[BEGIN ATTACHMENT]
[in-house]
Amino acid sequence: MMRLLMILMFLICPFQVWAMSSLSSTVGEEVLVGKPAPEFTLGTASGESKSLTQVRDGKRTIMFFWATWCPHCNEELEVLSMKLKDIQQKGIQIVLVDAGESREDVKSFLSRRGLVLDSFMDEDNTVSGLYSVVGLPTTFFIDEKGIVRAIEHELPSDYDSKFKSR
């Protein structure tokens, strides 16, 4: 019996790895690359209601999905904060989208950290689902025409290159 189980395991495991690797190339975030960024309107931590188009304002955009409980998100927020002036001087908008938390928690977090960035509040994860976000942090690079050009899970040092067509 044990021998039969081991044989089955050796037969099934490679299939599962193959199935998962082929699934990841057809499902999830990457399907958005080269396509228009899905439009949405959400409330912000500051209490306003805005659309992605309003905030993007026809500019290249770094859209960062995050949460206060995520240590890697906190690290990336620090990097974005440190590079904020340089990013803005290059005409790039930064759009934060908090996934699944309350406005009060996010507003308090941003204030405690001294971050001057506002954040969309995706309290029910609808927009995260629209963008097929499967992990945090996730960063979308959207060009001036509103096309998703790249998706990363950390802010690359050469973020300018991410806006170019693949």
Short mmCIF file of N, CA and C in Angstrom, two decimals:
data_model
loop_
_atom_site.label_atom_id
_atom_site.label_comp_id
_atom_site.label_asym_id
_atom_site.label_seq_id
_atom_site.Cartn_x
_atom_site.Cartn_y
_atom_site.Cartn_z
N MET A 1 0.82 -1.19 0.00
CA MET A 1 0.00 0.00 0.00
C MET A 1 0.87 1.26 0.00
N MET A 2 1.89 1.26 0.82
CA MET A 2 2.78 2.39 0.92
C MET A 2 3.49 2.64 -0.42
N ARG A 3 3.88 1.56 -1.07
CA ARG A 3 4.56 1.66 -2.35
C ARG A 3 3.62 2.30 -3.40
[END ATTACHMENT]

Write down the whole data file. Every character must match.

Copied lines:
[in-house]
Amino acid sequence: MMRLLMILMFLICPFQVWAMSSLSSTVGEEVLVGKPAPEFTLGTASGESKSLTQVRDGKRTIMFFWATWCPHCNEELEVLSMKLKDIQQKGIQIVLVDAGESREDVKSFLSRRGLVLDSFMDEDNTVSGLYSVVGLPTTFFIDEKGIVRAIEHELPSDYDSKFKSR
């Protein structure tokens, strides 16, 4: 019996790895690359209601999905904060989208950290689902025409290159 189980395991495991690797190339975030960024309107931590188009304002955009409980998100927020002036001087908008938390928690977090960035509040994860976000942090690079050009899970040092067509 044990021998039969081991044989089955050796037969099934490679299939599962193959199935998962082929699934990841057809499902999830990457399907958005080269396509228009899905439009949405959400409330912000500051209490306003805005659309992605309003905030993007026809500019290249770094859209960062995050949460206060995520240590890697906190690290990336620090990097974005440190590079904020340089990013803005290059005409790039930064759009934060908090996934699944309350406005009060996010507003308090941003204030405690001294971050001057506002954040969309995706309290029910609808927009995260629209963008097929499967992990945090996730960063979308959207060009001036509103096309998703790249998706990363950390802010690359050469973020300018991410806006170019693949």
Short mmCIF file of N, CA and C in Angstrom, two decimals:
data_model
loop_
_atom_site.label_atom_id
_atom_site.label_comp_id
_atom_site.label_asym_id
_atom_site.label_seq_id
_atom_site.Cartn_x
_atom_site.Cartn_y
_atom_site.Cartn_z
N MET A 1 0.82 -1.19 0.00
CA MET A 1 0.00 0.00 0.00
C MET A 1 0.87 1.26 0.00
N MET A 2 1.89 1.26 0.82
CA MET A 2 2.78 2.39 0.92
C MET A 2 3.49 2.64 -0.42
N ARG A 3 3.88 1.56 -1.07
CA ARG A 3 4.56 1.66 -2.35
C ARG A 3 3.62 2.30 -3.40